Boy wins £120,000 damages for narcolepsy caused by swine flu vaccine – The Guardian

Posted June 11th, 2015 in children, damages, disabled persons, health, news by sally

‘A 12-year-old boy has been awarded £120,000 by a court that agreed he had been left severely disabled by narcolepsy triggered by the swine flu vaccine, following a three-year battle in which the government had claimed that his illness was not serious enough to merit payment.’

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The Guardian, 10th June 2015

Source: www.guardian.co.uk

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‘Unhealthily underweight model’ Yves Saint Laurent advert banned – BBC News

Posted June 3rd, 2015 in advertising, complaints, health, news, ombudsmen by sally

‘An Yves Saint Laurent advertisement featuring an “unhealthily underweight” model has been banned by the Advertising Standards Authority (ASA).’

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BBC news, 3rd June 2015

Source: www.bbc.co.uk

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Two-year-old boy removed from parents’ care after concerns over family’s ‘smoky house’ – The Independent

Posted June 2nd, 2015 in adoption, care orders, health, news, smoking by sally

‘A two-year-old boy has been taken from his parents’ care after a health visitor highlighted concerns about the level of cigarette smoke at his home.’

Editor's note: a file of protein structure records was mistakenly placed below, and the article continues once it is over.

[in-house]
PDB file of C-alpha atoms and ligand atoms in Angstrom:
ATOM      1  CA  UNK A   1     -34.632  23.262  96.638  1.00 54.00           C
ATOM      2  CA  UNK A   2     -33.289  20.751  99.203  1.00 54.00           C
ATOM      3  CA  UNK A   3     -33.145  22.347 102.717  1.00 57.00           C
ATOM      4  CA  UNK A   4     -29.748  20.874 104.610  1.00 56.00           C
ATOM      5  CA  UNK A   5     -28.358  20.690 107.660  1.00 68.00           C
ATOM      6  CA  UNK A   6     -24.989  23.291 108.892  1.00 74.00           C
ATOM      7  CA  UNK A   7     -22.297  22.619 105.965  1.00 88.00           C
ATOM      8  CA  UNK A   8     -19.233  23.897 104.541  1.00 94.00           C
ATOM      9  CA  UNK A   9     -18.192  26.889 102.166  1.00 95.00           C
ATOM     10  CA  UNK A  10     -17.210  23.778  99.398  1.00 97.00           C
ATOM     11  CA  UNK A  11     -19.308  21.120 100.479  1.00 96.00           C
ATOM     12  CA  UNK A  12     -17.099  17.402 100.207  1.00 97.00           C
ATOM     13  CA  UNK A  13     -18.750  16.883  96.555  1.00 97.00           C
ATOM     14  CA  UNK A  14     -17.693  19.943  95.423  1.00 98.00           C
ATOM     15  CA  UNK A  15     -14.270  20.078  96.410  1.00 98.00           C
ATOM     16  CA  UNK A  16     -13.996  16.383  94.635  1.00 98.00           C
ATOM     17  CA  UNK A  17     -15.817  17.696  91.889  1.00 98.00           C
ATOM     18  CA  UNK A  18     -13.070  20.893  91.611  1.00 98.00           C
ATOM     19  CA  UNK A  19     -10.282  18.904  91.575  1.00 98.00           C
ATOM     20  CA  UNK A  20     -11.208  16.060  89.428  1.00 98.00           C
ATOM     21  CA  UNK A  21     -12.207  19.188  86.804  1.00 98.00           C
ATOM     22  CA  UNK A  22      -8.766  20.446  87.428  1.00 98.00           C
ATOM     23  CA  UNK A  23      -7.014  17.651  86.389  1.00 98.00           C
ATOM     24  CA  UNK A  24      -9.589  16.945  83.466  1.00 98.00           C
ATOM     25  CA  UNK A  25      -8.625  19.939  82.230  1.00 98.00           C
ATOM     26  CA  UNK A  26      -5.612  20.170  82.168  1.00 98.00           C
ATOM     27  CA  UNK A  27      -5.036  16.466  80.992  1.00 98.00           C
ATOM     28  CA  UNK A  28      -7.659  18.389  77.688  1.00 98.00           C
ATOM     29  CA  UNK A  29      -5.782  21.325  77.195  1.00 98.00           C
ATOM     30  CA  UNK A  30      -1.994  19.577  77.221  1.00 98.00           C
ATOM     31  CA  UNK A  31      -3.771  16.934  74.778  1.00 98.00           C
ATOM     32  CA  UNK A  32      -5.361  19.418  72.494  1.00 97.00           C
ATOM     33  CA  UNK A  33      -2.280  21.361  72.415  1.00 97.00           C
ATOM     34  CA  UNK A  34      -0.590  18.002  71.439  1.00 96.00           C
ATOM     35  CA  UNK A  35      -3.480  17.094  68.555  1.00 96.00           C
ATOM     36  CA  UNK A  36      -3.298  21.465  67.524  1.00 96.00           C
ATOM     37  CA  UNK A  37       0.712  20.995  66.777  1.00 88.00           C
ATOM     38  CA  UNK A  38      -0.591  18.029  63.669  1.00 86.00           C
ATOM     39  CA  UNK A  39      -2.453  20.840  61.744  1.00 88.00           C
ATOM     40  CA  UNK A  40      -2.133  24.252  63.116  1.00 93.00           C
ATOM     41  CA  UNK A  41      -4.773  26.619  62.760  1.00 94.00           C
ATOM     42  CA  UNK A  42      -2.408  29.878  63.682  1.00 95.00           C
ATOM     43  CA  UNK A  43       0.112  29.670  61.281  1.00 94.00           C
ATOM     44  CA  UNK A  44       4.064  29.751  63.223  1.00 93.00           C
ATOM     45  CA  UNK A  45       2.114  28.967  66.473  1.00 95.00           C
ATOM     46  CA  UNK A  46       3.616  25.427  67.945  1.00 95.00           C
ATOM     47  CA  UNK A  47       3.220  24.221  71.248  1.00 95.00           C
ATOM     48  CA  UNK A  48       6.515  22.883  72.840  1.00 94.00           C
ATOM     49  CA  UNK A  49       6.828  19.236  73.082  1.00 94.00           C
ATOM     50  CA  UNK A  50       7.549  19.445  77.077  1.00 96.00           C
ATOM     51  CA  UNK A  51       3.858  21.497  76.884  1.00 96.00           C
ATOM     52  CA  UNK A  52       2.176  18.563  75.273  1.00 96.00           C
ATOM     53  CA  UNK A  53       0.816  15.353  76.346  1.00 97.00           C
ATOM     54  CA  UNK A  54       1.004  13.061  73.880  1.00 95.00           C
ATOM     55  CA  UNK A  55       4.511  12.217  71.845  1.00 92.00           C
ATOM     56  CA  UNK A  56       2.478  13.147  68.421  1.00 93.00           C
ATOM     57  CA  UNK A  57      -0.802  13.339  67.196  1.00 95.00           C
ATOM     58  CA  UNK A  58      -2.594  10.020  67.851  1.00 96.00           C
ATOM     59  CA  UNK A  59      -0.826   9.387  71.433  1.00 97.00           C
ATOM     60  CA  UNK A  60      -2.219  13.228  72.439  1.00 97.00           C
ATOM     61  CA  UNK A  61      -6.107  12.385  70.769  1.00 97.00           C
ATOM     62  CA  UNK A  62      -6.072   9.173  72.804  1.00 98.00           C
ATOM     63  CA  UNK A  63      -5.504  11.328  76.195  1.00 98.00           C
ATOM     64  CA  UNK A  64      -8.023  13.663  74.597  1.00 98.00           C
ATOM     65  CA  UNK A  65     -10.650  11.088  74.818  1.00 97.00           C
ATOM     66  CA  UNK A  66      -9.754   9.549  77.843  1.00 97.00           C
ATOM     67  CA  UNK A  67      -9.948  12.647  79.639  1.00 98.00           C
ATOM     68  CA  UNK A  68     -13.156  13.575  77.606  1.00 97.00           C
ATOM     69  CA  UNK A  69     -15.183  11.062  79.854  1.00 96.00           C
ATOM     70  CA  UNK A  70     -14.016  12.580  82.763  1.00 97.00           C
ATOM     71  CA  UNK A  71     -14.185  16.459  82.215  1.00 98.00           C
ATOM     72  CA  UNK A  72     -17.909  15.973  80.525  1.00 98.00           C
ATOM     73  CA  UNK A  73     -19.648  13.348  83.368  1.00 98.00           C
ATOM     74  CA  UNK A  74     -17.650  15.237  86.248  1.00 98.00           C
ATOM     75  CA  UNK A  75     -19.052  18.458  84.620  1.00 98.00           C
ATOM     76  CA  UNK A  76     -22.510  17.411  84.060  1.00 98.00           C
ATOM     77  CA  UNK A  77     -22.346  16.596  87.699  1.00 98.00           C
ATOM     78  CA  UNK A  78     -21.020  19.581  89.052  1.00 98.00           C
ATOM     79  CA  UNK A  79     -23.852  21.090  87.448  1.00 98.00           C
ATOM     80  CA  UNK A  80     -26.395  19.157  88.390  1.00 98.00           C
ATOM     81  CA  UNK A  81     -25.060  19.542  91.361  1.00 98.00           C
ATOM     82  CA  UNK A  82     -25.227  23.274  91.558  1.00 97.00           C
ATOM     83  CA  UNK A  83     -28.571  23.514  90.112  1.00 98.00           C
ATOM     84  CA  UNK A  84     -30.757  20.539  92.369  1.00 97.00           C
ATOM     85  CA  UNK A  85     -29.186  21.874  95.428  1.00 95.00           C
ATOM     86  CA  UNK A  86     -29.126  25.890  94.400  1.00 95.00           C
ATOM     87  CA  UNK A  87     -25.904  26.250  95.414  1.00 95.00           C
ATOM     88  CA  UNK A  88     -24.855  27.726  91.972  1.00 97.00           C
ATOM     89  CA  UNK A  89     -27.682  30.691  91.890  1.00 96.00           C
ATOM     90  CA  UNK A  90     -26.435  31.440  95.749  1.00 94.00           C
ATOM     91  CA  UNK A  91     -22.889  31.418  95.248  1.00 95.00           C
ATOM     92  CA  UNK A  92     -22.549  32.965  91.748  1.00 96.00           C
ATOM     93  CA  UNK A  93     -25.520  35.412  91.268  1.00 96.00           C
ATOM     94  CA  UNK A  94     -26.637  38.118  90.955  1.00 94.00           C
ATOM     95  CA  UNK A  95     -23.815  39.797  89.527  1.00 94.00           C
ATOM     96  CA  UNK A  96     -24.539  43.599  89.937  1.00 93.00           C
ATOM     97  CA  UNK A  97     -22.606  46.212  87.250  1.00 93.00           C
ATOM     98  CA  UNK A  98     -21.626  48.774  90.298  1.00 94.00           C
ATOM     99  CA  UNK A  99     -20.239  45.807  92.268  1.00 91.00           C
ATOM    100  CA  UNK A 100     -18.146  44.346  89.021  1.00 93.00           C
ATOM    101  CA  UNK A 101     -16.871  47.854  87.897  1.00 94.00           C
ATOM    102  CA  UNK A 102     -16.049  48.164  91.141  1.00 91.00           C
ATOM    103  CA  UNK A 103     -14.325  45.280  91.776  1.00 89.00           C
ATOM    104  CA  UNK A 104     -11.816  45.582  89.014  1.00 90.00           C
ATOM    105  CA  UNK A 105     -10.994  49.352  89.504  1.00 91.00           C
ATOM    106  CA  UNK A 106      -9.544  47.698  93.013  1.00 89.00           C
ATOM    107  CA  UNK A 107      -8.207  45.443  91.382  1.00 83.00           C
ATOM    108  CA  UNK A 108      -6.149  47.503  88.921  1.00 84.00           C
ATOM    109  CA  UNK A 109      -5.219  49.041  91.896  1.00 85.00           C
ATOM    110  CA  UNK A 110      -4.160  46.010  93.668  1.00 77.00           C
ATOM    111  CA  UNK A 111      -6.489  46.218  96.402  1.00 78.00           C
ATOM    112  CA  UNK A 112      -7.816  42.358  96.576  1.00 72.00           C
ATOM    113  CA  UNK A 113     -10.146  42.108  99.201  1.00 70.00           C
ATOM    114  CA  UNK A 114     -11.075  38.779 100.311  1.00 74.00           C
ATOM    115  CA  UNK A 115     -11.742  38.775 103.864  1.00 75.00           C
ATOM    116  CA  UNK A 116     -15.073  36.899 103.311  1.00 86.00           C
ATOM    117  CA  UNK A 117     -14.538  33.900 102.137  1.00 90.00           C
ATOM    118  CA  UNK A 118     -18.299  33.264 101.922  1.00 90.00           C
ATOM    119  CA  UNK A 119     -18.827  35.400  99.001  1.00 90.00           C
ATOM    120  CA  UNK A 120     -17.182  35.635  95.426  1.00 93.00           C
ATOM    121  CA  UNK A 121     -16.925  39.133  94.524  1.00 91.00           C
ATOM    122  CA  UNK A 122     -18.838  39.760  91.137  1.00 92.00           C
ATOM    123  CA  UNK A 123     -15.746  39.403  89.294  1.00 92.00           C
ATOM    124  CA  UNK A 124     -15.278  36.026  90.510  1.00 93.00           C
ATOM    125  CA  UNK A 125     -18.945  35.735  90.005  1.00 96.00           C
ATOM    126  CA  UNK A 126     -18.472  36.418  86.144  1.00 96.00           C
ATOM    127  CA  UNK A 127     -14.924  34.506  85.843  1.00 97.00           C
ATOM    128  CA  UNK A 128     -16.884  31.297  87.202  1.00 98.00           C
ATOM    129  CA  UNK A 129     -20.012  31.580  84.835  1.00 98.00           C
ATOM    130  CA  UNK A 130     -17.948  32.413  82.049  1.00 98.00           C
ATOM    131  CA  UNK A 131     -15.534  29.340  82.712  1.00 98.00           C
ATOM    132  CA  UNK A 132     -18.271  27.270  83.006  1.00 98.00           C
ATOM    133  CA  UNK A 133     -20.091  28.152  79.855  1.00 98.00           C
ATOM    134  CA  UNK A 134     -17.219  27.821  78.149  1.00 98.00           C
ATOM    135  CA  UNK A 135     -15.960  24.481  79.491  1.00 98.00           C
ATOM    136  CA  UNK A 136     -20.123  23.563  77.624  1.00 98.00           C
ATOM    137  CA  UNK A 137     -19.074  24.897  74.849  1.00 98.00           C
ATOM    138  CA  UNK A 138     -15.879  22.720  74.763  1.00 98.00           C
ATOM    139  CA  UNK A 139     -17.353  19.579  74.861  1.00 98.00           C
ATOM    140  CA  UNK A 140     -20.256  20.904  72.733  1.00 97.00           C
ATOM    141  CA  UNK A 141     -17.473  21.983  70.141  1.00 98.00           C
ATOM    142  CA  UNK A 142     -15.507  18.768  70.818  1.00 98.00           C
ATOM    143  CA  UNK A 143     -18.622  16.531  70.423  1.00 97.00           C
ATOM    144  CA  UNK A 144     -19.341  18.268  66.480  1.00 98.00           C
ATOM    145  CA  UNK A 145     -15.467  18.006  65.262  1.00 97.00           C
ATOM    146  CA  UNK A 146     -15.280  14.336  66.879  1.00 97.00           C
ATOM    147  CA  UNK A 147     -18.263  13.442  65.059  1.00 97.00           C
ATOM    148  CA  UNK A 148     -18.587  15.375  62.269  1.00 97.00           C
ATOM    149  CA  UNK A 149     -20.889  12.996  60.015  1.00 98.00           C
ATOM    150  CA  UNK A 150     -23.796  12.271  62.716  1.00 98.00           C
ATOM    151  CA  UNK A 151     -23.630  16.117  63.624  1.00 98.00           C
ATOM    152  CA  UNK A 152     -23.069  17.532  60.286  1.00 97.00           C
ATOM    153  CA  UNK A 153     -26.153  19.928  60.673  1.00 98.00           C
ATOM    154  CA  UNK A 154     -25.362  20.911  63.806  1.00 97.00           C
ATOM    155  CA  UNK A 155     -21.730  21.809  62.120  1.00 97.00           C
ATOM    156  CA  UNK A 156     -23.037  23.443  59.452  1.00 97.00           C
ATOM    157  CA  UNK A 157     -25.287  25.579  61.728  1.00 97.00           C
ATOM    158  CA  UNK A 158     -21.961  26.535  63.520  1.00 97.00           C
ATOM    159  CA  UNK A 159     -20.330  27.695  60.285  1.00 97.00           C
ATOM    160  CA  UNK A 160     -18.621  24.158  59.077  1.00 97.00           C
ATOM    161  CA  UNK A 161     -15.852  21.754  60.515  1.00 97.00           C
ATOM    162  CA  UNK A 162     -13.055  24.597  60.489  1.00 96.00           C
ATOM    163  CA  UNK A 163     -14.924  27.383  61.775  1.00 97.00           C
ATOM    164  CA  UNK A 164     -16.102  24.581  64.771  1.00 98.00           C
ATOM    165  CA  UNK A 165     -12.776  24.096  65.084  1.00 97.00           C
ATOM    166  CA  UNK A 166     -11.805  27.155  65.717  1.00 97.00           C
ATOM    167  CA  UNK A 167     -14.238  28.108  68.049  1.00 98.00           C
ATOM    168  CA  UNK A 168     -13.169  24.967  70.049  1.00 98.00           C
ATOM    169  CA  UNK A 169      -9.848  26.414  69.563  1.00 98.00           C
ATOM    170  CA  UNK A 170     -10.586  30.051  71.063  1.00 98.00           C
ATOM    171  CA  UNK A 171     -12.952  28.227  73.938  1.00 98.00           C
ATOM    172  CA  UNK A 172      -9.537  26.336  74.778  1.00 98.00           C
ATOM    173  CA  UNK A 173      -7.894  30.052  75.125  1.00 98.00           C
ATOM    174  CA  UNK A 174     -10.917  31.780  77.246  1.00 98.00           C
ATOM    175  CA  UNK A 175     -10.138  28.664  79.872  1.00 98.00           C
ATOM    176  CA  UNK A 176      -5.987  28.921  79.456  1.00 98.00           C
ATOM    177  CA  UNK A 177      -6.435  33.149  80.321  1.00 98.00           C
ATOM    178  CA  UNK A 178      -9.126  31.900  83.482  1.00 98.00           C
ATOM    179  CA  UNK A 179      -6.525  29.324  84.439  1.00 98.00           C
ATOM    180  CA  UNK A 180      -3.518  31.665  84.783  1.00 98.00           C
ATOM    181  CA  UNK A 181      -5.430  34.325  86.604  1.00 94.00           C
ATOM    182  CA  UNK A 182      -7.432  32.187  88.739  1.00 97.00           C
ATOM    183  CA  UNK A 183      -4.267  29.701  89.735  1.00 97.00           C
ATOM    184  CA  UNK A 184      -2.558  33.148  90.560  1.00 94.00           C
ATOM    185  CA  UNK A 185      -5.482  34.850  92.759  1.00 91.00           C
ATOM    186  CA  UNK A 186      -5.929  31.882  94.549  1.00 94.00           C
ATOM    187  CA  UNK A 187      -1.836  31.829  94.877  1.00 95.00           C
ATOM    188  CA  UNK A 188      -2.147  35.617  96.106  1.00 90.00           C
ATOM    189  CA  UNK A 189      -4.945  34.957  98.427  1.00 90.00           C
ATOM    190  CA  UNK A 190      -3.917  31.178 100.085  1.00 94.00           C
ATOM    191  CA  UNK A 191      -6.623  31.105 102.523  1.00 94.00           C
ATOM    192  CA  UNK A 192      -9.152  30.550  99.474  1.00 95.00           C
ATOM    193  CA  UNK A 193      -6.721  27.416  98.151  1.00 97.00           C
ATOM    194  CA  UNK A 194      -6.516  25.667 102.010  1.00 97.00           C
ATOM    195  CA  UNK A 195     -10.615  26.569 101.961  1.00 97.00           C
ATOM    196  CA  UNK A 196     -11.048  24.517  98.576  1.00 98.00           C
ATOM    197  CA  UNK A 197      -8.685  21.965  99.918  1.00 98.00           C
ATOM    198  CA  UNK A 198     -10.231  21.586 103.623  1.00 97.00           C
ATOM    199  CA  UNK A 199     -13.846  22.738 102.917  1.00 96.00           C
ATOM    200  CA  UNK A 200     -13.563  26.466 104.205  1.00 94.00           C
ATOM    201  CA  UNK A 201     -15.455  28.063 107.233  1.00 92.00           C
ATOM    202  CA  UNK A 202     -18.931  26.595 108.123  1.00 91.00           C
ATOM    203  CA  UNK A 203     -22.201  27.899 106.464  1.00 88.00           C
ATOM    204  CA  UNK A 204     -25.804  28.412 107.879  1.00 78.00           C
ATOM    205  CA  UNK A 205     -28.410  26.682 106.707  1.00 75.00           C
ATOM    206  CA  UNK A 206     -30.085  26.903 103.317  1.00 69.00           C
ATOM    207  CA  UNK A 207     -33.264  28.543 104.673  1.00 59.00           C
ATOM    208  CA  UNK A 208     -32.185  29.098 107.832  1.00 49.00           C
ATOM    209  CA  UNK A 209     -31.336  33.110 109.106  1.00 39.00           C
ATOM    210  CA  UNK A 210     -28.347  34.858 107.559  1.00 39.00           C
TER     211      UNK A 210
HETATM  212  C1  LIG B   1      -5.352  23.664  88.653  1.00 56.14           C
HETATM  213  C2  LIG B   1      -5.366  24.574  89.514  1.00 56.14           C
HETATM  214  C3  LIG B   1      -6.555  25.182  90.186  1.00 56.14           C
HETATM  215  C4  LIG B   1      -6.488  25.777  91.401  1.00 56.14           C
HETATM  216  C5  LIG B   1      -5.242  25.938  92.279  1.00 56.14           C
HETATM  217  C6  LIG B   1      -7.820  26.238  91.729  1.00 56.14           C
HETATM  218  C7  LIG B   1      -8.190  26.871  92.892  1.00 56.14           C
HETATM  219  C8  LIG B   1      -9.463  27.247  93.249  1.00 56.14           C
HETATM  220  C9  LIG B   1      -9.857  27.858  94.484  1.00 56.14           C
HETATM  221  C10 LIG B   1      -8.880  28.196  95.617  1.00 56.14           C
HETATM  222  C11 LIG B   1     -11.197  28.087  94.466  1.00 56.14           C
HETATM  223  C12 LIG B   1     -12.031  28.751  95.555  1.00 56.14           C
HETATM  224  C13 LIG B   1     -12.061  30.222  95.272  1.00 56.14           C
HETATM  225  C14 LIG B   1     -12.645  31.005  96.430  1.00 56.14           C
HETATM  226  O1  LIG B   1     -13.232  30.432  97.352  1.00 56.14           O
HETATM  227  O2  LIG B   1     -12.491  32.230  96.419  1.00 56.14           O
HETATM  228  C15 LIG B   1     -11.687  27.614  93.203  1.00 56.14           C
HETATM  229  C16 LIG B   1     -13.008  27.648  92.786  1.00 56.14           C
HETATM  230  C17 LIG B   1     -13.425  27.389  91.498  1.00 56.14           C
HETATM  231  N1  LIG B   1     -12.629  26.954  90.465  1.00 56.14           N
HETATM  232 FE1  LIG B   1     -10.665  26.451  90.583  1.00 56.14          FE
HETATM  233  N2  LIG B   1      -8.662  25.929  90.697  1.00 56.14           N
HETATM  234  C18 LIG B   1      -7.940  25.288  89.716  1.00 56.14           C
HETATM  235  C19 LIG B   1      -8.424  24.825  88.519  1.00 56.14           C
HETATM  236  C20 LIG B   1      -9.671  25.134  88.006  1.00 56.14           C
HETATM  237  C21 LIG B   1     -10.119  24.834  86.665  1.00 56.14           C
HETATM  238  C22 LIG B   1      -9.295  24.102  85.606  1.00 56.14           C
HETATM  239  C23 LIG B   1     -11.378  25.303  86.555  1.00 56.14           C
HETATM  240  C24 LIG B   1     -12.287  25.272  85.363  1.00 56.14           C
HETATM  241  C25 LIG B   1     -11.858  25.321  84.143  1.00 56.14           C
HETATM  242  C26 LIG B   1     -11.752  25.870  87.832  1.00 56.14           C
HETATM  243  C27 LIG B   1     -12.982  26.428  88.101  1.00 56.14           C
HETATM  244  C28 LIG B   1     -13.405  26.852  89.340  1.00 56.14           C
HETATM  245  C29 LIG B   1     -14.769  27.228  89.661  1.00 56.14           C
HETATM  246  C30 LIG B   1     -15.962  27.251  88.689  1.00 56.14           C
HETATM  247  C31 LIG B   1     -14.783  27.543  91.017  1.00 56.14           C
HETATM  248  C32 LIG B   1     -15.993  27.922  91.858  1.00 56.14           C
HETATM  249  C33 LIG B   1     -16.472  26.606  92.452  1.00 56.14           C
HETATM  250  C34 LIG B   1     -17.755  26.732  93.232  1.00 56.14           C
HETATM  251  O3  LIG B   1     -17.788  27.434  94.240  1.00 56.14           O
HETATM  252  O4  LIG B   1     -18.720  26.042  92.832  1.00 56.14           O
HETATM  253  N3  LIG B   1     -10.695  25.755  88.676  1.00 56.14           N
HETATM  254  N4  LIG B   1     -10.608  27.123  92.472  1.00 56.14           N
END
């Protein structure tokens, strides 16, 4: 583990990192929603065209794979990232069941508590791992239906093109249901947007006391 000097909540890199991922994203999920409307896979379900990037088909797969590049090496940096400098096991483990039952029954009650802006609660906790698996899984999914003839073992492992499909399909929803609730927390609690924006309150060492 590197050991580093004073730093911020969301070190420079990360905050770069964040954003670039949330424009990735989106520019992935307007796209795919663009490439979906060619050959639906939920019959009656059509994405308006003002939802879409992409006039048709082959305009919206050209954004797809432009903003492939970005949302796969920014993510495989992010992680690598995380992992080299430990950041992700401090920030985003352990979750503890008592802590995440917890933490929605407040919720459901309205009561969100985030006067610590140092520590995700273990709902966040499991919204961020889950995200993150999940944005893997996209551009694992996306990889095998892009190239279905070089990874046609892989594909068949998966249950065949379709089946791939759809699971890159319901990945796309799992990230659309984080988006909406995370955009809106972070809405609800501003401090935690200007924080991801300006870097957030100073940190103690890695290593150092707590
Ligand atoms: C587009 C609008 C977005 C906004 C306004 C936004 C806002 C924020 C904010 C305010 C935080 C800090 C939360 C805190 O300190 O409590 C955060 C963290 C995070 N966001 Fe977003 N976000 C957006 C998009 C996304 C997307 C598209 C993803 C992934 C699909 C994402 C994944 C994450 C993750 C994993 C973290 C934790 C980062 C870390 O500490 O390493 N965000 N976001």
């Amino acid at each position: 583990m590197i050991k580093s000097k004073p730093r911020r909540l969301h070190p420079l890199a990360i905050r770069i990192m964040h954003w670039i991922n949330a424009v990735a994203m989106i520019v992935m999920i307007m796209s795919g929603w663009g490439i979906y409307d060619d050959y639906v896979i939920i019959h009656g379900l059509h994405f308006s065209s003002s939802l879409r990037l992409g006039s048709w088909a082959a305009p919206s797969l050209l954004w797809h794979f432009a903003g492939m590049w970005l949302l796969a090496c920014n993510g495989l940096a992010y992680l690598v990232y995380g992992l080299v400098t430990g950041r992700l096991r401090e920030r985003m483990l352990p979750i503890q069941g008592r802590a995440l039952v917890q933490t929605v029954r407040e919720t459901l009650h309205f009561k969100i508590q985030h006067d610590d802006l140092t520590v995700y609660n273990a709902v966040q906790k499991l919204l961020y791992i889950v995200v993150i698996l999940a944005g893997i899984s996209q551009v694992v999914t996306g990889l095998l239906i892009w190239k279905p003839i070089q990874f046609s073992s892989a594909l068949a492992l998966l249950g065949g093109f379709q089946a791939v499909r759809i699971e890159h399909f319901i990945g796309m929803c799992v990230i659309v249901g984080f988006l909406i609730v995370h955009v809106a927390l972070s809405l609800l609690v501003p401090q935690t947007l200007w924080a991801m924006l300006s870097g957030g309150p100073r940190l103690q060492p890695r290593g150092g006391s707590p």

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The Independent, 1st June 2015

Source: www.independent.co.uk

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Thalidomide survivors seek ‘justice’ with Plaid Euro MP – BBC News

Posted June 2nd, 2015 in birth, compensation, disabled persons, health, medicines, news by sally

‘Welsh people left disabled by the thalidomide drug scandal are being backed in their fight for compensation by Plaid Cymru MEP Jill Evans.’

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BBC News, 31st May 2015

Source: www.bbc.co.uk

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New pharmacy rules ‘should reduce dispensing mistakes’ – BBC News

Posted May 26th, 2015 in consultations, health, medicines, mistake, news, pharmacists by sally

‘Health ministers want to introduce an airline-style error reporting system for the UK’s high street pharmacies.’

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BBC News, 24th May 2015

Source: www.bbc.co.uk

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The role of the law, in the matter of Ashya King – OUP Blog